Proposal Development

Support Team
Grant Planning
Seven Steps to a Successful Grant Proposal
Flowchart
Writing Grants
Tutorials
Budgets
Grantwriter's Responsibilities
Institutional Information
Institutional Review Board (IRB)


Foothill College Grants Resources and Support Team
District Support
Foundation Support

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Grant Planning

WHO?
  • Who will benefit from this grant funding?
  • Who at the college has expertise in this area?
  • Who will be able to coordinate putting this grant proposal together?
  • Who will write the grant?
  • Who can gather partners/letters/commitment?
  • Who will the grant benefit?
  • Who is supporting or advocating for this grant?
  • Who will make the final decision?
  • Who needs to provide letters of support?
WHAT?
  • What will the grant fund that is of value to our college and our students?
  • What are the timelines to apply for the grant?
  • What are the timelines for implementing the grant?
  • What other projects/priorities do we have at this time that might affect our capabilities to do this grant? (EX: Accreditation)
  • What matching funds or in-kind contributions are available?
  • Is the grant award amount worth the amount of work required?
WHERE?
  • Where will the grant be housed?
  • Where will we get matching funds?
  • Where will the grant program take place?
WHEN?
  • When is the grant due?
  • When would the college get the funds?
  • When could we realistically get this grant written?
HOW?
  • How does this grant fit with the college mission and goals?
  • How would the college implement the grant?
  • How will the college develop the cohort of students?
  • How would the college include partners?
  • How will the college measure outcomes?
  • How will this effect faculty, staff and administrator workloads?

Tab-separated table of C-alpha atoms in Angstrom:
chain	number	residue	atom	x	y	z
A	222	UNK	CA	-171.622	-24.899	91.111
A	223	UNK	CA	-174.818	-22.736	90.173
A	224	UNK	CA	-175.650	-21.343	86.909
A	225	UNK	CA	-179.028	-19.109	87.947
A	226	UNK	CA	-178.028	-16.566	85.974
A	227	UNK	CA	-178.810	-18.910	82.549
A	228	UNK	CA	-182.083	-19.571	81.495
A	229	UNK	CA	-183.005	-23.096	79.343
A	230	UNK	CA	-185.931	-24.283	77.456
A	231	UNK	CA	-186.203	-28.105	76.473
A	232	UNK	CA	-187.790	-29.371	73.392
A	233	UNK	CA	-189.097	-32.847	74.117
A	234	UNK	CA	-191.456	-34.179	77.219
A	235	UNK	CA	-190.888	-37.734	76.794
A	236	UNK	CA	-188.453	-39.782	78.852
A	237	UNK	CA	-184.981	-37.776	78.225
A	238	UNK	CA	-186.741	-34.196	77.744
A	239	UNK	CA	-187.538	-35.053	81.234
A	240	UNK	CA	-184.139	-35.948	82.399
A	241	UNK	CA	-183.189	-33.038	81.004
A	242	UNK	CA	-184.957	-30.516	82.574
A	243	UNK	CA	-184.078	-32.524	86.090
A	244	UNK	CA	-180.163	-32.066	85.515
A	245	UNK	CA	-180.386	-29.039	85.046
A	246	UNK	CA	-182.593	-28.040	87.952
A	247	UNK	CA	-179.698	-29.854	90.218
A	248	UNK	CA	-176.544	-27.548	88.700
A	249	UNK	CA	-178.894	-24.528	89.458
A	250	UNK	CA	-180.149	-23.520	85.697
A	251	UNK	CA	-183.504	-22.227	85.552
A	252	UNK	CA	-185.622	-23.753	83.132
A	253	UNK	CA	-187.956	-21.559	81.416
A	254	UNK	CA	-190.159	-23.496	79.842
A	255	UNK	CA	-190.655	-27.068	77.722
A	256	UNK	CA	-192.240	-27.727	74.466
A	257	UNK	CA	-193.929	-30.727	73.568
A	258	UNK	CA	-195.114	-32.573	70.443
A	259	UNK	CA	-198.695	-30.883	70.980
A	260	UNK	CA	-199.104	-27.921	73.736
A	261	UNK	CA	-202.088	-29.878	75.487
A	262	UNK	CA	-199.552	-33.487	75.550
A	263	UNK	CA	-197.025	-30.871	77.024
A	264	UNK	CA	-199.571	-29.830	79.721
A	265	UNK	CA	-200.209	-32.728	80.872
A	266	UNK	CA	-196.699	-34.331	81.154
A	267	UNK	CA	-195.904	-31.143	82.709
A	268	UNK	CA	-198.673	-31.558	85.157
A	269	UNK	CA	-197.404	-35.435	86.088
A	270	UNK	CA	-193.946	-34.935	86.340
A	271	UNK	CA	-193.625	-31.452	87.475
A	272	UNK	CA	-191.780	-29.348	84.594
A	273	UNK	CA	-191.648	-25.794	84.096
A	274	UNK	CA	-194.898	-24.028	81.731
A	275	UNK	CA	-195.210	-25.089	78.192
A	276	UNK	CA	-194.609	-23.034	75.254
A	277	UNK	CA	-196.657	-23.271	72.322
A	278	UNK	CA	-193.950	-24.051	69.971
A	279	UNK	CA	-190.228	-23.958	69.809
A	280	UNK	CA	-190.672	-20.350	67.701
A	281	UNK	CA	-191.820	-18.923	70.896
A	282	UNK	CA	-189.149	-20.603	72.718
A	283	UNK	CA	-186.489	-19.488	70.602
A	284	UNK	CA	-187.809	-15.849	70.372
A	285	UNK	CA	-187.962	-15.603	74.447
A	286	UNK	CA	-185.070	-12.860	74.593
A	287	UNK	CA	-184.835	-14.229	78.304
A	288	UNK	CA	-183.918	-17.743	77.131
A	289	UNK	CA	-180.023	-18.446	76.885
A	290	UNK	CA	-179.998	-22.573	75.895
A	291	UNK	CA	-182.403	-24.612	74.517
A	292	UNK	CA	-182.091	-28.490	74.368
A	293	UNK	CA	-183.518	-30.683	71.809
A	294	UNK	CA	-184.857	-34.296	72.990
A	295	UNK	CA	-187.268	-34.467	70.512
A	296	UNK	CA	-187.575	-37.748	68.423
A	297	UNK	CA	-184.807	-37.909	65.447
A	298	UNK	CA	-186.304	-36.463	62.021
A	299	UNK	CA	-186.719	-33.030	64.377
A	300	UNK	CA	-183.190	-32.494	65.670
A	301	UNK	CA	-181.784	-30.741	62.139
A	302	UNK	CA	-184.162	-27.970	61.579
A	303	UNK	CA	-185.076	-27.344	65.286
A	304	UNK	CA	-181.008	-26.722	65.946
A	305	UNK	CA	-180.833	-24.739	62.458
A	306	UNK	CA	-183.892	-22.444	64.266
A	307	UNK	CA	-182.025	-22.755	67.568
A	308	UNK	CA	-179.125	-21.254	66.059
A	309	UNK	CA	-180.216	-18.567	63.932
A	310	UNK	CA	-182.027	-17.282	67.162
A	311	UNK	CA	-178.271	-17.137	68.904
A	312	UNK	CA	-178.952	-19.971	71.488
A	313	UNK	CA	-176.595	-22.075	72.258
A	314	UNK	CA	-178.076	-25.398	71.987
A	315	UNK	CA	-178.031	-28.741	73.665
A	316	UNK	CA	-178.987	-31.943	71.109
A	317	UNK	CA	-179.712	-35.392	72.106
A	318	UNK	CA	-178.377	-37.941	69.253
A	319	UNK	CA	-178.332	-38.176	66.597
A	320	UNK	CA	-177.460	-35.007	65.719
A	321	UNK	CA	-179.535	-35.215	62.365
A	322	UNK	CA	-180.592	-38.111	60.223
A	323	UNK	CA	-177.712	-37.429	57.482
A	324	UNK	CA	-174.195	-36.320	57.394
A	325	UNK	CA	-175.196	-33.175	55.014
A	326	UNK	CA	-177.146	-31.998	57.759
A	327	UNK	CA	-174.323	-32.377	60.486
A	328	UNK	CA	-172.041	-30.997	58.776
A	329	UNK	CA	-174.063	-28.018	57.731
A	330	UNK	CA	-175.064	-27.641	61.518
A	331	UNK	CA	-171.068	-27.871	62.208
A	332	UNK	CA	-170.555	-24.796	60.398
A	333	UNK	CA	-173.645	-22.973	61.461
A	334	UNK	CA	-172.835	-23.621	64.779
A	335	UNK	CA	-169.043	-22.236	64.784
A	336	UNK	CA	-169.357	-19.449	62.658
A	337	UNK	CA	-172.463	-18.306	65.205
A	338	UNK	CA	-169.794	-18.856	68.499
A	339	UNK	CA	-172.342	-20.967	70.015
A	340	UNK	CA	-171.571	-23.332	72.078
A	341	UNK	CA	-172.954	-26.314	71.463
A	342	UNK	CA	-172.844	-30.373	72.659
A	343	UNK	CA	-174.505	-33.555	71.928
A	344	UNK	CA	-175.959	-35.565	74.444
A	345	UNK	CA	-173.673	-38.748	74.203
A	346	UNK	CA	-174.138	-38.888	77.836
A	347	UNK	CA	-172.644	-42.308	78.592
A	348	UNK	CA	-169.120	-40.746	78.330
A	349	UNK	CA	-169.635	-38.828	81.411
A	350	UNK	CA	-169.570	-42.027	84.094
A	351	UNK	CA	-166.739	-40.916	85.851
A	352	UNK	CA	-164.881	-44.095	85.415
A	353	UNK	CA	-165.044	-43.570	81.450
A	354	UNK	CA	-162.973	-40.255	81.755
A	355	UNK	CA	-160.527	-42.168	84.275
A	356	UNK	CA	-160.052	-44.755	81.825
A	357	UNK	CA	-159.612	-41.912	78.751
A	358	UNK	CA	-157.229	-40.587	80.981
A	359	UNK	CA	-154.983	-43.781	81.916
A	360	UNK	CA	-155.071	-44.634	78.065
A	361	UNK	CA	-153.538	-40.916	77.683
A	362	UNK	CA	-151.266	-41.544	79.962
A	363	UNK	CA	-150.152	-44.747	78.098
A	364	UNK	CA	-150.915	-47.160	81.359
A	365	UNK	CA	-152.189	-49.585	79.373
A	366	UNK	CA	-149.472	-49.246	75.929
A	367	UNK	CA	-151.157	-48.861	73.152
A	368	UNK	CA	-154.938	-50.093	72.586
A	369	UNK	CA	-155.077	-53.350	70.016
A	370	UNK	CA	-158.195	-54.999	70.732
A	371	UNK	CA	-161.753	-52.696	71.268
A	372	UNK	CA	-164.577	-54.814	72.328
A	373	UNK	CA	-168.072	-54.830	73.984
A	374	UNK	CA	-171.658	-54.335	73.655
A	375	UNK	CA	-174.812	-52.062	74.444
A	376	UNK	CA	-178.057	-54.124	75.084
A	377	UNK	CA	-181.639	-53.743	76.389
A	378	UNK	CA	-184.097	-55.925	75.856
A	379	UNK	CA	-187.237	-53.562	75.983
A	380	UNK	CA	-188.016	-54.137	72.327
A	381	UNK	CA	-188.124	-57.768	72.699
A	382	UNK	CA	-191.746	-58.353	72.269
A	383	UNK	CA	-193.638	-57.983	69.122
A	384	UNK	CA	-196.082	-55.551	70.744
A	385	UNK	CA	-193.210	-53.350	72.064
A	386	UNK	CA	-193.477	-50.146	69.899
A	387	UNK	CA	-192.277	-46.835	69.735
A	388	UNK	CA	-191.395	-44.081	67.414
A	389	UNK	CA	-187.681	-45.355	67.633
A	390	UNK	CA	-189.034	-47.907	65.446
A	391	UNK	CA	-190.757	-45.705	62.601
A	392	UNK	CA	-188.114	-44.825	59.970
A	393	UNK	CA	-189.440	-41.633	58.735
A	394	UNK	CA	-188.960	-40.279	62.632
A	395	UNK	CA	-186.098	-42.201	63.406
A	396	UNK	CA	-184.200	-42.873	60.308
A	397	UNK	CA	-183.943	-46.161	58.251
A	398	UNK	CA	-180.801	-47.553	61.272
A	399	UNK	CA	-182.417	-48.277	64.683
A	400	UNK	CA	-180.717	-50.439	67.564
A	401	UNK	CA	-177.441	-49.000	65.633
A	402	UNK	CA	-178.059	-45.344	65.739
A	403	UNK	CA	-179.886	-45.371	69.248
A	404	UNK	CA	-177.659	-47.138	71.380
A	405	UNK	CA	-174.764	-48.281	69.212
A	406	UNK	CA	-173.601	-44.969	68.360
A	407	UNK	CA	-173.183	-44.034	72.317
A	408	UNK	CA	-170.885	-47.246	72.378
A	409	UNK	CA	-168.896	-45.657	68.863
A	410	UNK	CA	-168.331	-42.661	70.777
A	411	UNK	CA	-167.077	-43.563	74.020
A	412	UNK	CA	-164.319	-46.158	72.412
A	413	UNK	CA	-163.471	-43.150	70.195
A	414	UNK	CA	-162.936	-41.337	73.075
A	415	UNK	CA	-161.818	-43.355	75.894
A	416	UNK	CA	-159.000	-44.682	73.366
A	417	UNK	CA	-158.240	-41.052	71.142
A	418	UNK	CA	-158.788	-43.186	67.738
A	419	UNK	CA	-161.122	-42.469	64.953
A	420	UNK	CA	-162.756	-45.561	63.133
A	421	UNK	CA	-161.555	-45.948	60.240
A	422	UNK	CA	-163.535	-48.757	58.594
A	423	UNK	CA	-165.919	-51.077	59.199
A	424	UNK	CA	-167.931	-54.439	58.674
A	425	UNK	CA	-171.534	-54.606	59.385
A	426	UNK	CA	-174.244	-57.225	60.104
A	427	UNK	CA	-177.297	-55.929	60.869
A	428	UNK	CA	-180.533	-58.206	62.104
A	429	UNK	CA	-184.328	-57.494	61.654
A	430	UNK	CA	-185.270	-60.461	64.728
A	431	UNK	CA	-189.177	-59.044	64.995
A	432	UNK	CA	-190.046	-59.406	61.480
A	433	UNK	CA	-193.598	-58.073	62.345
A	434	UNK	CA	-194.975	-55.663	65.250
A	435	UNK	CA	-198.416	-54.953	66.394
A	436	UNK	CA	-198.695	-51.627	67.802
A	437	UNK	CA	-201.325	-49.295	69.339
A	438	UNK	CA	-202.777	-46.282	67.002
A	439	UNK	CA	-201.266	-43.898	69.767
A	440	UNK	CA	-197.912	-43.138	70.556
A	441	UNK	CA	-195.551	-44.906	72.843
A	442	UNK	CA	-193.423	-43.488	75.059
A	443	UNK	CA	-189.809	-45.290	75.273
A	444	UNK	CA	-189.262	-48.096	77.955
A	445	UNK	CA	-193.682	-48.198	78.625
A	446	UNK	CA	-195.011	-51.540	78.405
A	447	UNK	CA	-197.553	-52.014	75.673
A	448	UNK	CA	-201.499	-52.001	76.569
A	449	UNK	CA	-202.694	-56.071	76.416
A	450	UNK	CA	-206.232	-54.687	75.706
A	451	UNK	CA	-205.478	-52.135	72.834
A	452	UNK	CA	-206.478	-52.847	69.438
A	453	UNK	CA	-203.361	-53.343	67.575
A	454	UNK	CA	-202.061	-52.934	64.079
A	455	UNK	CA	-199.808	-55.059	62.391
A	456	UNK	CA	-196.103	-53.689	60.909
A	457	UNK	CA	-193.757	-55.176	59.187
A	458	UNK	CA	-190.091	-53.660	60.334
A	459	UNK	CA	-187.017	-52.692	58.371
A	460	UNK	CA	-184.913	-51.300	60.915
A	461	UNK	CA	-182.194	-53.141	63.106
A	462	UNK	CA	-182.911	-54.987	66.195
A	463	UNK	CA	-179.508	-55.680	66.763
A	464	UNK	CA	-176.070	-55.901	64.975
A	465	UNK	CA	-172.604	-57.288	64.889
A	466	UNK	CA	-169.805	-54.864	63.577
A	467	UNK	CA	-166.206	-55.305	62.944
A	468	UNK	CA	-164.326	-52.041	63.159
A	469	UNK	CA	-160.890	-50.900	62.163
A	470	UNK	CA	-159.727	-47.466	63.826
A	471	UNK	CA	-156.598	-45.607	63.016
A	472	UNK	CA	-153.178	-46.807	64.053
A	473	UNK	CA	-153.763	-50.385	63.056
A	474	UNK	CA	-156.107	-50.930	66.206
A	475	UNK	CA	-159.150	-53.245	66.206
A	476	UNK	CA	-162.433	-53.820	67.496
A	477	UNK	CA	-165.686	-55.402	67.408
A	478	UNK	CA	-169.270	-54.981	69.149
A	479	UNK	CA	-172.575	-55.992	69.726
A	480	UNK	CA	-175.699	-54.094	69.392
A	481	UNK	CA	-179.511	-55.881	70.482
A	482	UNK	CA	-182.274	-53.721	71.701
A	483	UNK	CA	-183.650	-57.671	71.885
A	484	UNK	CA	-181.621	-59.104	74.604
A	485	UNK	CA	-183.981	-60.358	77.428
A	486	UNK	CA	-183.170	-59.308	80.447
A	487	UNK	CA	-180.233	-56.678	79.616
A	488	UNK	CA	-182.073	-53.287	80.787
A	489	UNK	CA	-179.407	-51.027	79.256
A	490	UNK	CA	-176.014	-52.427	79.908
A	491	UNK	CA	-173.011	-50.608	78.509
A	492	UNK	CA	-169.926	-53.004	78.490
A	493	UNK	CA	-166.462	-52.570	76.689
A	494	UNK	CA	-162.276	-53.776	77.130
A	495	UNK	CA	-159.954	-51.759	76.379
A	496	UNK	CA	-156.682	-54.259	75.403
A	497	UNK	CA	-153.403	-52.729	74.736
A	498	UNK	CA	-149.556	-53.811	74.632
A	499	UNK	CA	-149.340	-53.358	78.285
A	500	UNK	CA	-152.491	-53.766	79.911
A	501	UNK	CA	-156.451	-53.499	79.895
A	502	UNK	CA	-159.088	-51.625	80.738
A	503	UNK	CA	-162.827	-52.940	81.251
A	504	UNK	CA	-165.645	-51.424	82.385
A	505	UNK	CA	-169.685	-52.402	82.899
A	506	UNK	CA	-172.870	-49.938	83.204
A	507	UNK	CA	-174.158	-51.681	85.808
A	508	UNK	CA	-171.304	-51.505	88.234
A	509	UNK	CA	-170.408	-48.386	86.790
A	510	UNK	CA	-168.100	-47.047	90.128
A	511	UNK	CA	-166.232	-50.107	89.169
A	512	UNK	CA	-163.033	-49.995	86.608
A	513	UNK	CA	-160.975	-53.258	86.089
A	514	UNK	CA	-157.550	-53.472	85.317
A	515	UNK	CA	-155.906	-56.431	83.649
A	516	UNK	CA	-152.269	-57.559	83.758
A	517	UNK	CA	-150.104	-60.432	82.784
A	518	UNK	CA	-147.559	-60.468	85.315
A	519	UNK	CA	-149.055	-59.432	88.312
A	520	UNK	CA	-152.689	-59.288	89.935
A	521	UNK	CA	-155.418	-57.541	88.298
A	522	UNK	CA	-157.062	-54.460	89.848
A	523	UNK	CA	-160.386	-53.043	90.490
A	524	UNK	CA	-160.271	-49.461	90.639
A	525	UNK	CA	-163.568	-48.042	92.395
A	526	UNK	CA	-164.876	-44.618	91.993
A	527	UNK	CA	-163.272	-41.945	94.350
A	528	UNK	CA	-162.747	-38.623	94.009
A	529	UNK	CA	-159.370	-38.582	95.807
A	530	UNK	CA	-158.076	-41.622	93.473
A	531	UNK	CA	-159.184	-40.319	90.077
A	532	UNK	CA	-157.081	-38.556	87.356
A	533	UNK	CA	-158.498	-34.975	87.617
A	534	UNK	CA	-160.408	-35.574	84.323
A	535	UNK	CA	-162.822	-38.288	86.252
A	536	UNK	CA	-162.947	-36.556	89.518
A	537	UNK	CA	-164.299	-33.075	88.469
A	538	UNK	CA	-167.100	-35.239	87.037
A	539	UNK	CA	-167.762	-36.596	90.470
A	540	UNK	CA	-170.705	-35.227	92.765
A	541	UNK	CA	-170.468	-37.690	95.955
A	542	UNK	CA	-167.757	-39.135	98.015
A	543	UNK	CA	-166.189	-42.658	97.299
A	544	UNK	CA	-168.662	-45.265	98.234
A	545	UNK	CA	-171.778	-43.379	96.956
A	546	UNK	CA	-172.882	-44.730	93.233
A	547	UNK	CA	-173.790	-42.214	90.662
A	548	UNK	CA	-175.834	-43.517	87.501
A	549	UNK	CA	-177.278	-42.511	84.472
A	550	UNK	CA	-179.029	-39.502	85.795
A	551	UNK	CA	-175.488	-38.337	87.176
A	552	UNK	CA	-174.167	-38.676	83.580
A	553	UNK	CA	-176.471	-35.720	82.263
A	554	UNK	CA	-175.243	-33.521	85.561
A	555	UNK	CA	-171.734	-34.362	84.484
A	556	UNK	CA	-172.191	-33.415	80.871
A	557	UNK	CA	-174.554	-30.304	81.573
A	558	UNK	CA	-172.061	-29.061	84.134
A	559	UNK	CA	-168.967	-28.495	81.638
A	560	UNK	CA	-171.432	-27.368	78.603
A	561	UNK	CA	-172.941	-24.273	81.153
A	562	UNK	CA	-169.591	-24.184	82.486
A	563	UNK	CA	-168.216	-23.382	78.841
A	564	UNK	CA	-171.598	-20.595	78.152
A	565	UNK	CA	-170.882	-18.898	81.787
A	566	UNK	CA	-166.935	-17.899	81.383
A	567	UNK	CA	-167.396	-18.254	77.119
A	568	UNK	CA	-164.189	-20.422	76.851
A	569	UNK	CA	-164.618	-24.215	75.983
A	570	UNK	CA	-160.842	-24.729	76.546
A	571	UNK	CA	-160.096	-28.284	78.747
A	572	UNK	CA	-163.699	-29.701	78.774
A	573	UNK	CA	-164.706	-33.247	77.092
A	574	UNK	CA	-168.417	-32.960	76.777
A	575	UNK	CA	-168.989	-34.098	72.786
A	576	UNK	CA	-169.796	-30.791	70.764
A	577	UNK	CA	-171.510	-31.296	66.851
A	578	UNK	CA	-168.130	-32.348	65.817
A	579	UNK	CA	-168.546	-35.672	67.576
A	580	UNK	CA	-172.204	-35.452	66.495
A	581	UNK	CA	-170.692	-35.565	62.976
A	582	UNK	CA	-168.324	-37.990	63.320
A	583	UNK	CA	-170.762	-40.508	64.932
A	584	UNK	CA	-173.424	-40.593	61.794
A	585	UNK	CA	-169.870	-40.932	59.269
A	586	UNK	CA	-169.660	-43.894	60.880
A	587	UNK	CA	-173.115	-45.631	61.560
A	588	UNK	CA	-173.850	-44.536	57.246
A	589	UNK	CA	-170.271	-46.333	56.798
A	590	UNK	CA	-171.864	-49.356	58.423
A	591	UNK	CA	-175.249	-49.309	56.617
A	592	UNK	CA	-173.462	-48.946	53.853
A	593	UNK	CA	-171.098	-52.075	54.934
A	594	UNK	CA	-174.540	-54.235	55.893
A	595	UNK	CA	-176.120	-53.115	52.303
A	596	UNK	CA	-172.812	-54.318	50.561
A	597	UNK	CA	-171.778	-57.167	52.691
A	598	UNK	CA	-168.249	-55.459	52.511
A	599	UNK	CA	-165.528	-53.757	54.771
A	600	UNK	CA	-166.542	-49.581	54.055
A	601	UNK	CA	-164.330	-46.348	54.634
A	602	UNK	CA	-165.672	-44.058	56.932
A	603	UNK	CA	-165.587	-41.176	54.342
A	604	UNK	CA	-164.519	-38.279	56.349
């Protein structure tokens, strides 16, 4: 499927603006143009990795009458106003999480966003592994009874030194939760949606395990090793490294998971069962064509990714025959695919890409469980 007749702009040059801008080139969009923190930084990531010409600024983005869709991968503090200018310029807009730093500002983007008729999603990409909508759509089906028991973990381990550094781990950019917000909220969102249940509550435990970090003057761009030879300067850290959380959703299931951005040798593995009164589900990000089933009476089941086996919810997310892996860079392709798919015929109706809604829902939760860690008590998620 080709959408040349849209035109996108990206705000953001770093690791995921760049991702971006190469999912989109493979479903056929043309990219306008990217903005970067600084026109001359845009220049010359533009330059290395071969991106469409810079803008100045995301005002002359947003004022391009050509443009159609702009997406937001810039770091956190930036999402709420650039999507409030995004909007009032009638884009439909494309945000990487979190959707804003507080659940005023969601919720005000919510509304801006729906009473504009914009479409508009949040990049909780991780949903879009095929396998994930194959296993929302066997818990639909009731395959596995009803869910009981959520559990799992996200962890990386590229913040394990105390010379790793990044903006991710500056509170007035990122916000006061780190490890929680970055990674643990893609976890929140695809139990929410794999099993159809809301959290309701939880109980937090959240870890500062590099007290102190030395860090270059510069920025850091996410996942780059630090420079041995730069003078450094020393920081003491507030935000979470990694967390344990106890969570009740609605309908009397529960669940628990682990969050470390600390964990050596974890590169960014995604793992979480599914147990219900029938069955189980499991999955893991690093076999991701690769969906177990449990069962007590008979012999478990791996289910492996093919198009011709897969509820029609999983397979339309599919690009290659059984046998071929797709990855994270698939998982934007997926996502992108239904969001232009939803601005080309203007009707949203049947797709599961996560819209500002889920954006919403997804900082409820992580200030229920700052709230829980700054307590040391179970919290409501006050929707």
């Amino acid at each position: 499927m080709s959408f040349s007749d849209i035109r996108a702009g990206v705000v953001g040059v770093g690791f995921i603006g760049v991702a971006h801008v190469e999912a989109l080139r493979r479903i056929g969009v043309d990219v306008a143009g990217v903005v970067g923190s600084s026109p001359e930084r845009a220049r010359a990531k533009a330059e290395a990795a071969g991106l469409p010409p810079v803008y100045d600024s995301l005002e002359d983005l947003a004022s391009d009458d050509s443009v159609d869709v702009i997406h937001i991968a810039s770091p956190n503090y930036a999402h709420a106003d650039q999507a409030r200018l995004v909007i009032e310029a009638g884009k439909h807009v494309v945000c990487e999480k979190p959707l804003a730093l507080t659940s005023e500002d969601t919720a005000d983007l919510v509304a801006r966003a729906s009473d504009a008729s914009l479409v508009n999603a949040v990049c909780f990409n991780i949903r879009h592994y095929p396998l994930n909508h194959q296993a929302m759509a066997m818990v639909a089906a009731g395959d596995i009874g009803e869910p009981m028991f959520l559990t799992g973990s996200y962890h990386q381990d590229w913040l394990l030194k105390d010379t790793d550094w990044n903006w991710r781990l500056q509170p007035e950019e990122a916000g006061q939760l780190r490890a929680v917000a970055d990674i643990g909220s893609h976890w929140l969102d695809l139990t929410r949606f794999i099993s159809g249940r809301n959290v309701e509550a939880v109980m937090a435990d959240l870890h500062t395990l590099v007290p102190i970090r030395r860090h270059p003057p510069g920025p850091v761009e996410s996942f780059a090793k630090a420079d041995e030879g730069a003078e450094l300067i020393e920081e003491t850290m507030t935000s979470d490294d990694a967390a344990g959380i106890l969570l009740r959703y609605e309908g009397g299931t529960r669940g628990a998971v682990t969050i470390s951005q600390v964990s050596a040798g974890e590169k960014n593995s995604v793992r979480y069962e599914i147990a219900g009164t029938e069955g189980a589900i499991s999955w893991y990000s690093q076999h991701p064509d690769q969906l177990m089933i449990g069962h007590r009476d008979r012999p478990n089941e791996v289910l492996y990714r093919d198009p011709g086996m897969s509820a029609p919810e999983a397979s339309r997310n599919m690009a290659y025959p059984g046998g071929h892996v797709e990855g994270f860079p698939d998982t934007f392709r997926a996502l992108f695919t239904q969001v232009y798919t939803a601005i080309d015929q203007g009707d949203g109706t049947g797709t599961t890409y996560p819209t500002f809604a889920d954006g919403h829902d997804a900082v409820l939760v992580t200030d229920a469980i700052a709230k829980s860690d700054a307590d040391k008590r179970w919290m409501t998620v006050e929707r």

• How did the college get involved with this grant?
WHY?
  • Why would the college consider this grant?
  • Why are you interested in pursuing this grant?
  • Why is this practical and realistic for the college at this time?


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Seven Steps to a Successful Grant Proposal

Planning for and writing a grant proposal can be an overwhelming task. Follow these seven steps for the development of a grant proposal from inception to submittal.

Step One: Develop Proposal Concept

Conduct a literature review of your project idea. As you plan your potential project, think about how it corresponds with institutional priorities and how it directly benefits students.

Step Two: Identify Funding Sources

There are three basic areas for funding: federal agencies, state and local agencies, and private foundations. Find a funding source with priorities that best match your project. Be sure to review the funder's eligibility requirements before preparing the grant application.

Step Three: Submit Grant Proposal Planning Form

The Foothill College grant proposal form serves as an important tool. It lays out the essentials of your project, lets the college know what you need, and makes it easier for us to help you develop your grant while troubleshooting potential pitfalls. Be sure to fill out the form completely as it will facilitate the development of your project and associated budget.

Step Four: Write Draft Proposal & Preliminary Budget

Consider the following -

  • Refer to the resource web pages for narrative structures, budget samples, and more.
  • Ask for assistance from Foothill's Grants Resources and Support Team (at least six weeks in advance of the grant proposal deadline).
  • Contact community, business and institutional partners early to tell them about the project and send a one-page conceptual summary of the project. Get any necessary letters of support.
  • Follow the evaluation criteria.
  • Be sure to review any budget restrictions carefully.
Step Five: Vice President/President Reviews / Edits Proposal

The VP and/or president will review your application and provide editing and feedback once you have completed a draft proposal.

Step Six: FHDA Senior Grant Monitor Reviews Budget

Once you have developed an initial budget, send it to the FHDA Senior Grants Monitor, Bret Watson for final review and approval.

Step Seven - Submittal